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ASU Insight: Encounters at the Heart of the World: A History of the Mandan People

A History of the Mandan people

Professor Elizabeth Fenn, University of Colorado, Mandan People

Professor Elizabeth Fenn discusses her book "Encounters at the Heart of the World: A History of the Mandan People" at Arizona State University

January 21, 2016


           Professor Elizabeth Fenn is the Walter and Lucienne Driskill Professor of Western American History at the University of Colorado Boulder.  Her field of study is the early American West, focusing on epidemic disease, Native American, and environmental history.  Her 2001 book Pox Americana: The Great Smallpox Epidemic of 1775-82, unearthed the devastating effects of a smallpox epidemic that coursed across the North American continent during the years of the American Revolution. Fenn is now at work on an expansive biography of Sakagawea, using her life story to illuminate the wider history of the northern plains and Rockies.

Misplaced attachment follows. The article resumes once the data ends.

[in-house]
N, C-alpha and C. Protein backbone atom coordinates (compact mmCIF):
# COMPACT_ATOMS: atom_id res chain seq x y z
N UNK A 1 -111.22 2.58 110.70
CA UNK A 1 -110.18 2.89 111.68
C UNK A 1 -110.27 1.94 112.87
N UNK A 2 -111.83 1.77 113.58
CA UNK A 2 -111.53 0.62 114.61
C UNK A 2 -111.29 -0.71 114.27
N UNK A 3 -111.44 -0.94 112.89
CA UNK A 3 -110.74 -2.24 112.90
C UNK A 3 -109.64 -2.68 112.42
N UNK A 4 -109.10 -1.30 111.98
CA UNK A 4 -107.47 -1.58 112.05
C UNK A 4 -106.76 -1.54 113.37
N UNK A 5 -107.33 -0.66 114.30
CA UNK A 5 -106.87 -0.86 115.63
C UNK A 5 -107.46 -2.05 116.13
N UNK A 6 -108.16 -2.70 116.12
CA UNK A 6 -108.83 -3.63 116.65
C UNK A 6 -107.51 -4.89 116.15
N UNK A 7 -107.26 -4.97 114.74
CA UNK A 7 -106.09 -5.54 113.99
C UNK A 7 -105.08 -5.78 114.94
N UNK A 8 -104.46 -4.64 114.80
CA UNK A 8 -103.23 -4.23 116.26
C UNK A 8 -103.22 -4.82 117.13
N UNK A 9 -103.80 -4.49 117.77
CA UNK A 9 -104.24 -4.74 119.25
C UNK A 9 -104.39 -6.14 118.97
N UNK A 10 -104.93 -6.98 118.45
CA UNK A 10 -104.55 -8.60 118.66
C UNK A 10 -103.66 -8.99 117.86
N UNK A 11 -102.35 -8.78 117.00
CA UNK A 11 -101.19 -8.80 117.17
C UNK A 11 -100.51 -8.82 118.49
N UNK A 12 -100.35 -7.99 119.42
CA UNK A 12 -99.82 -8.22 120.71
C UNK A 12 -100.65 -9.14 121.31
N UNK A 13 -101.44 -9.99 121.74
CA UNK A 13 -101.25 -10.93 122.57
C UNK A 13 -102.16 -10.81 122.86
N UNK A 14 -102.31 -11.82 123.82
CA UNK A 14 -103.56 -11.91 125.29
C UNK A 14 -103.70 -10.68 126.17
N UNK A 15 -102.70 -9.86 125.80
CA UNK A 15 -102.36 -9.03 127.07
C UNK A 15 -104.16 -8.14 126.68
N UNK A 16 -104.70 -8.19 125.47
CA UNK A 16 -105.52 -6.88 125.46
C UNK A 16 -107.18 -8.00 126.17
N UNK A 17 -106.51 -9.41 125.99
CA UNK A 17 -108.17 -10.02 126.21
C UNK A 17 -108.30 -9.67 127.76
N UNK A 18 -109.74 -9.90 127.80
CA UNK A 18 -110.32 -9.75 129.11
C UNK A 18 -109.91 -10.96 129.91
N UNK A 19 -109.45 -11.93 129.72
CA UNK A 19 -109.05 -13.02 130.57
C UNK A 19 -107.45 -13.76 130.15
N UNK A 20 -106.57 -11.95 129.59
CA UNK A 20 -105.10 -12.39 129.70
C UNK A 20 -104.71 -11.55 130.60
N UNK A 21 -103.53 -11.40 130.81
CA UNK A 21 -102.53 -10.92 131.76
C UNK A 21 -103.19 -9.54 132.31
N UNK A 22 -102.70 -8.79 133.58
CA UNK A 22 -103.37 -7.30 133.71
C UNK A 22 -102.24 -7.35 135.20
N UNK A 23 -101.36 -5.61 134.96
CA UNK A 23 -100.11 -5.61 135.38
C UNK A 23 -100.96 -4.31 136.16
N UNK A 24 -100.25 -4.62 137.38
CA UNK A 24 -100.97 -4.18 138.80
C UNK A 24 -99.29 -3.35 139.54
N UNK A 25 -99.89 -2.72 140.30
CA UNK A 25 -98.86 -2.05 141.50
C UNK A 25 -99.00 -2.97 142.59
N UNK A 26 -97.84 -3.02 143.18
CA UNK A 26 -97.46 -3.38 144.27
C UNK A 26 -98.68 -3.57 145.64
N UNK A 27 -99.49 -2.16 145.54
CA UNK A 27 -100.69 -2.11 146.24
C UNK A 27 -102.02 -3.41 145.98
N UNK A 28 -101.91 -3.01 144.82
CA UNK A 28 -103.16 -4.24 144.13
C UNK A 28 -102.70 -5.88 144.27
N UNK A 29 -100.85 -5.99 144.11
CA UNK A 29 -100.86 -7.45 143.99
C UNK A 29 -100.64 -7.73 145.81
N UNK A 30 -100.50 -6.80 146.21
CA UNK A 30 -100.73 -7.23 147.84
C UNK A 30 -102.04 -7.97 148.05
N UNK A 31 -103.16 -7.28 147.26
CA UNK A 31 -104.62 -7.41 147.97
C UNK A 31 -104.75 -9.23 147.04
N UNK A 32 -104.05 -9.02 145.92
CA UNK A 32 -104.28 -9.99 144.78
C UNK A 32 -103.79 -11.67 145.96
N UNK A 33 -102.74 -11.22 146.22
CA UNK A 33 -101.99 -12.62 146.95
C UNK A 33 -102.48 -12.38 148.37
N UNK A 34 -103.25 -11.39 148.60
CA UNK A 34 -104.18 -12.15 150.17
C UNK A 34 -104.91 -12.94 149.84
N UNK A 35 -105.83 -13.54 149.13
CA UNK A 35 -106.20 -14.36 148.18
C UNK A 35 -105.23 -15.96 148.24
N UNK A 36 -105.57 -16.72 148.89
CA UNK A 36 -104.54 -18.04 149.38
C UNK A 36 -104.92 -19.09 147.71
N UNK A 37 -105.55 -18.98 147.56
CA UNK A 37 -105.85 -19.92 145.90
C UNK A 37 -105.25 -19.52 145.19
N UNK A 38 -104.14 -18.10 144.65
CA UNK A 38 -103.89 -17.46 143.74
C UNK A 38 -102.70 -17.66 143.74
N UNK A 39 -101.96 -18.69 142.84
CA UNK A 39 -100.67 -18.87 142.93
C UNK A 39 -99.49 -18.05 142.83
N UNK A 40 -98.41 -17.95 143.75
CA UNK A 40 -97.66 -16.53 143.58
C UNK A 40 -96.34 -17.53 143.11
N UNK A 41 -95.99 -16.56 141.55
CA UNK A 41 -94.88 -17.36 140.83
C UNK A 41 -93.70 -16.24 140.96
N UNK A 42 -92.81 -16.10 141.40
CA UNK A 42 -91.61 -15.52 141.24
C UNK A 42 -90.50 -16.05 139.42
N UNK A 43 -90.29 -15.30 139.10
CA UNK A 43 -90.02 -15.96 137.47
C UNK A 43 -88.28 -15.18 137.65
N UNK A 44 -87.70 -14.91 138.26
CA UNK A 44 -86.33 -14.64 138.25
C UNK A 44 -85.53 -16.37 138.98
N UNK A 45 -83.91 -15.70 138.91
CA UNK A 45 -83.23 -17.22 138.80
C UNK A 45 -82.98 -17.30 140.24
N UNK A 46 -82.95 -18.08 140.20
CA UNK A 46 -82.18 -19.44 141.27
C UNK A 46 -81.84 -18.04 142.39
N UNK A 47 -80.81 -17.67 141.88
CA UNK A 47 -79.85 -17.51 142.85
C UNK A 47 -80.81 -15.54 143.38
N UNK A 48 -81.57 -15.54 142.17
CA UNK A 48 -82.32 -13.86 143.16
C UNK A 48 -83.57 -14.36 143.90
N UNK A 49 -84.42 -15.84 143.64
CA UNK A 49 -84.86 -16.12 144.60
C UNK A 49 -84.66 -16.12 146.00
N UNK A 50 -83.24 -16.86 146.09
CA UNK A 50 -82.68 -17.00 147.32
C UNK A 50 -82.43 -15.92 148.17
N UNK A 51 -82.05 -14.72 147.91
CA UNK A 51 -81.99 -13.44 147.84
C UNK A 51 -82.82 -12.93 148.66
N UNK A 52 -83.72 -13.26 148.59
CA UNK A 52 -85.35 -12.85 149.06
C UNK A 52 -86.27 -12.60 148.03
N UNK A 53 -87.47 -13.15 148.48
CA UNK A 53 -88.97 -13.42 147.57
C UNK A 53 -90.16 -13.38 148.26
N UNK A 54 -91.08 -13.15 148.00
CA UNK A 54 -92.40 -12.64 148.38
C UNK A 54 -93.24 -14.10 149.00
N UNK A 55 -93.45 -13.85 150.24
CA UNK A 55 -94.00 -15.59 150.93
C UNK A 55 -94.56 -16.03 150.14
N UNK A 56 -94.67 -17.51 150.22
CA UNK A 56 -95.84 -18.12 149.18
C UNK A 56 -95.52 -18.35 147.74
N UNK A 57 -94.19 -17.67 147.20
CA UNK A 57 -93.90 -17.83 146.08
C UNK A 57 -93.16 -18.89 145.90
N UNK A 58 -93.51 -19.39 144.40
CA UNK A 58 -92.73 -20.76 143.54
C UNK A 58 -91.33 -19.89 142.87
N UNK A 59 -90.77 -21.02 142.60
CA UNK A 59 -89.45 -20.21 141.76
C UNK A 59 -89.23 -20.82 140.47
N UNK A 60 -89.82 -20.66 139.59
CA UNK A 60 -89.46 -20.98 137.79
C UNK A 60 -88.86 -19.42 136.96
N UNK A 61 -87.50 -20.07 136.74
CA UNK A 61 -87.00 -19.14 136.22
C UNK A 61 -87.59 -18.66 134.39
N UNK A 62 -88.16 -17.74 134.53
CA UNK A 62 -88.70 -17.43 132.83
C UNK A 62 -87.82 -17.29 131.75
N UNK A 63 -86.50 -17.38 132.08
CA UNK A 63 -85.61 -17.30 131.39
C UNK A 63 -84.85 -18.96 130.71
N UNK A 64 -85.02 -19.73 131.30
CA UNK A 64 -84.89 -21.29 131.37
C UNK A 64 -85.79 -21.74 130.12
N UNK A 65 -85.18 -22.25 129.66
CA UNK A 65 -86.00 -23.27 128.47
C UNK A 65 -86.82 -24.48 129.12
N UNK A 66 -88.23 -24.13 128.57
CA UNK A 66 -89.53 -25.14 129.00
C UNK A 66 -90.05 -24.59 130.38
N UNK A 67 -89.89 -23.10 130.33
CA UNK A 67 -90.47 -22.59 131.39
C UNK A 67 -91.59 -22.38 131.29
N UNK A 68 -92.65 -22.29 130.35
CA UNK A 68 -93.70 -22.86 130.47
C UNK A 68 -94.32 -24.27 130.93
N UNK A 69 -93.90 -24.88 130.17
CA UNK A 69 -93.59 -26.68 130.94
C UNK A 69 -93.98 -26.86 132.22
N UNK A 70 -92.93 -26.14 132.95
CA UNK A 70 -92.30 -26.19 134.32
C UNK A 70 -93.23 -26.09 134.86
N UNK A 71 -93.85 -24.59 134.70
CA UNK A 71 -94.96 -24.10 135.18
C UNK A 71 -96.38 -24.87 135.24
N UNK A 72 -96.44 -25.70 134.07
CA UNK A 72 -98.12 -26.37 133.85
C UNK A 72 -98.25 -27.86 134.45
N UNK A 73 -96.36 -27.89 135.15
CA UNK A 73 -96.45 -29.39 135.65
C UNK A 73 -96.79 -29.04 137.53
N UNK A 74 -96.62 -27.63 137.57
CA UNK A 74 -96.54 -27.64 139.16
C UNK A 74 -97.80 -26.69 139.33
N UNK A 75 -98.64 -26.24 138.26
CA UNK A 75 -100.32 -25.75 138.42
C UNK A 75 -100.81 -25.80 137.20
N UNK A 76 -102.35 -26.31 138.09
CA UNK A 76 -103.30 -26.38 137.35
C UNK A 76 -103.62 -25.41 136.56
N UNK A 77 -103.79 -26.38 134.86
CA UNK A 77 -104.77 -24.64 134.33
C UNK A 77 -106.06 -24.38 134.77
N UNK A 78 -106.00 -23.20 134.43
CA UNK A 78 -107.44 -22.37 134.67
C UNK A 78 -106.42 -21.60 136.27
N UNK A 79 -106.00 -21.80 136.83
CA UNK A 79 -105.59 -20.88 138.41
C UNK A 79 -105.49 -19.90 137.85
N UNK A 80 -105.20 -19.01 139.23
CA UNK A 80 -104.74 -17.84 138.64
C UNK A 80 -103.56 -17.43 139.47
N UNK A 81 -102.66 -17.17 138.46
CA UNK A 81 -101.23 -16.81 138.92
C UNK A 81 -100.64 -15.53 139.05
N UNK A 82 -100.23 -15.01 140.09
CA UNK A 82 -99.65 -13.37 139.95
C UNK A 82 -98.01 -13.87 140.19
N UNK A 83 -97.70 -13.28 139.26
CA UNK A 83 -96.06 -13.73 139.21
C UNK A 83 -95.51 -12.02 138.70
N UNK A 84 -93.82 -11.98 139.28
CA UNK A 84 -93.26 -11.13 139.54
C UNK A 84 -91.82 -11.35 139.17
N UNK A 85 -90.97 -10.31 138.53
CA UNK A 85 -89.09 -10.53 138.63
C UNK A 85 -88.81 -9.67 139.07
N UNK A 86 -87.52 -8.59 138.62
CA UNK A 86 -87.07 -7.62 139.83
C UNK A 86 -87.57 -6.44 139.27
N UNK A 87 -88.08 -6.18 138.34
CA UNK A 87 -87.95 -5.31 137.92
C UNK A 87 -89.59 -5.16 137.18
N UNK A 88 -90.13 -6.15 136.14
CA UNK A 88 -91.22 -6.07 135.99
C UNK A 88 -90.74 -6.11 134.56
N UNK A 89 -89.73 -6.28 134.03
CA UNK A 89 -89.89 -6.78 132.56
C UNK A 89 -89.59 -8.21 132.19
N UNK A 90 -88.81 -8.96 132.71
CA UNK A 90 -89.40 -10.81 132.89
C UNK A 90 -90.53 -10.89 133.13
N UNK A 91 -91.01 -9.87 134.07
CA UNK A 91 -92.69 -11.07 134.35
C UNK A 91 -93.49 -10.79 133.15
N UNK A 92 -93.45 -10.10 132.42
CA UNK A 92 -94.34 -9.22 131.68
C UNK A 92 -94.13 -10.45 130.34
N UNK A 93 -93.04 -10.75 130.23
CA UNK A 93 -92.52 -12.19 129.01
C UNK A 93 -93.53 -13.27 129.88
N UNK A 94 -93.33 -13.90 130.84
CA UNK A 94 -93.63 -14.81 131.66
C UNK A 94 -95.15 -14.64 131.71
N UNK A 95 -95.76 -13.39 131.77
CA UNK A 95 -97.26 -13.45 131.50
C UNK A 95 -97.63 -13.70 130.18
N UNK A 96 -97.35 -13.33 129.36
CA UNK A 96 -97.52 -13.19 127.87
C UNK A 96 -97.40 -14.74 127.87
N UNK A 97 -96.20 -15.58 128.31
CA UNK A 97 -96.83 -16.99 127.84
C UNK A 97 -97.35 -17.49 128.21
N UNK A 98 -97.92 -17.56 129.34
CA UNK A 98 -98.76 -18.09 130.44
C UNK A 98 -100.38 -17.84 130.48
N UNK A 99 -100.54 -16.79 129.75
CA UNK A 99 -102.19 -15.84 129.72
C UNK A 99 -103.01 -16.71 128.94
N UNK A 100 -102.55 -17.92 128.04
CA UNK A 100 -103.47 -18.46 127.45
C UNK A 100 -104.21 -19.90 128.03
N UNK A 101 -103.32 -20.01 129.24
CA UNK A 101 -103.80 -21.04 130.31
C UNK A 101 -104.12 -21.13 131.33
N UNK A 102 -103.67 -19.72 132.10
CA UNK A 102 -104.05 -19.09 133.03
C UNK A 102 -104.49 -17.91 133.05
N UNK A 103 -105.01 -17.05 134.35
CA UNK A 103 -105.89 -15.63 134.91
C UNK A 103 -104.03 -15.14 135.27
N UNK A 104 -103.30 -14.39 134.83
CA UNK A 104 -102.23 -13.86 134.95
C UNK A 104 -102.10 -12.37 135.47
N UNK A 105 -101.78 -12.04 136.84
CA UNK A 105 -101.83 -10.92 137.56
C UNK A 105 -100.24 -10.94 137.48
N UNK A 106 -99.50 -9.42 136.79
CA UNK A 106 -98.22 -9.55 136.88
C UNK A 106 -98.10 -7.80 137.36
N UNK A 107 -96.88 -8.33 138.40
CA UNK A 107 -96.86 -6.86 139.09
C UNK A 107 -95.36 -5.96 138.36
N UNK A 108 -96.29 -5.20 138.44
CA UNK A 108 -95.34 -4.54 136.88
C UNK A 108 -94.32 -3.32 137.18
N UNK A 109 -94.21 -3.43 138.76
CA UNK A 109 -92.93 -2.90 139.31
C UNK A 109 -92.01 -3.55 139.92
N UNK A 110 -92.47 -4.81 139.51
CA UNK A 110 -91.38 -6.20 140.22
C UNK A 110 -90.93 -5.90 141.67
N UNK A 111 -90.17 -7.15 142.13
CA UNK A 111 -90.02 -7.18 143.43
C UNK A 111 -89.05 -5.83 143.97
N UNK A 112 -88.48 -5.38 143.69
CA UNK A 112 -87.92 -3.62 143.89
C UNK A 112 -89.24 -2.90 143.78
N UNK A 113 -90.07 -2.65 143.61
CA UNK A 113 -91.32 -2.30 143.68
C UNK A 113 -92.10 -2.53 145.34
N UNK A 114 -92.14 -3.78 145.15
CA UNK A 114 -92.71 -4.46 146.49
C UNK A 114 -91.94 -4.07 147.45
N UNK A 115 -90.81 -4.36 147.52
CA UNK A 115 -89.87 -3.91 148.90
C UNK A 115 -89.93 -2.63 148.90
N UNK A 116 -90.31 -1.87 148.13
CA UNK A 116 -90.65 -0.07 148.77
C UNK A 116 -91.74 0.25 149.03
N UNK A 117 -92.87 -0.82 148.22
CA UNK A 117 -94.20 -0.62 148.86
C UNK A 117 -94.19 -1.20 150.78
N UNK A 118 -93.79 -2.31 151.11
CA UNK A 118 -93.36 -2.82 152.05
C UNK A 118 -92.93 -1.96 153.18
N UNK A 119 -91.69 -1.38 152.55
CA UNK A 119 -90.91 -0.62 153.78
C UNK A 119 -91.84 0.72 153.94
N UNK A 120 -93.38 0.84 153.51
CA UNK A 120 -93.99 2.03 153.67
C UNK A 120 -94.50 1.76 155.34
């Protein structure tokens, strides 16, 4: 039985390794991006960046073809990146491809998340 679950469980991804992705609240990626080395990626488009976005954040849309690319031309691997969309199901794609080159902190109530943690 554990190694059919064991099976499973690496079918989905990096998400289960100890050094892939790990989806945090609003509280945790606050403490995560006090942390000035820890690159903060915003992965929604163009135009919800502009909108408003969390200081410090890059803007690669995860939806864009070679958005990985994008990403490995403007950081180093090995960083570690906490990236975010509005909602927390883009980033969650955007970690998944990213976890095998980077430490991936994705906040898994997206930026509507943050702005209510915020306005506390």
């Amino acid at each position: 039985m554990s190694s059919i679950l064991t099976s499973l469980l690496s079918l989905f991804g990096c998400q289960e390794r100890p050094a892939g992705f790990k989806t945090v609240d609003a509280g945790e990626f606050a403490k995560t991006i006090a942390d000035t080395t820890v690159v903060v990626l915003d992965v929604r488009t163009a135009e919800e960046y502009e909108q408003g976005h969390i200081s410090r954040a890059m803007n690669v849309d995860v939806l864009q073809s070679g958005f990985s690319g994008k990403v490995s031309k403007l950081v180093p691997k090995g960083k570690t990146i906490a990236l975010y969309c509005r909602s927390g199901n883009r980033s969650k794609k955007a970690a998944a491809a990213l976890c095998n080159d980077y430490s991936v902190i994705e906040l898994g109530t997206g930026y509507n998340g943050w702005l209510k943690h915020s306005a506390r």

Join us on January 21 for a talk about her work and her 2015 Pulitzer Prize winning book, Encounters at the Heart of the World: A History of the Mandan People.
            We mainly know of the Mandan Indians—iconic plains people whose teeming, busy towns on the upper Missouri River were for centuries at the center of the North American universe—because Lewis and Clark wintered in their midst in 1804-1805. But these prosperous villagers had a rich history, and in Encounters at the Heart of the World, Elizabeth A. Fenn retrieves it, piecing together not only archeological and anthropological findings but also relevant new work in geology, climatology, epidemiology, and nutritional science. Her pathbreaking account of centuries of Mandean prosperity and productivity gives us a new perspective on early American history, a new interpretation of the American past.
            The damage wrought by imported diseases such as smallpox and the havoc caused by the arrival of horses and steamboats were tragic for the Mandans, yet, as Fenn makes clear, their sense of themselves as a people with distinctive traditions endured.
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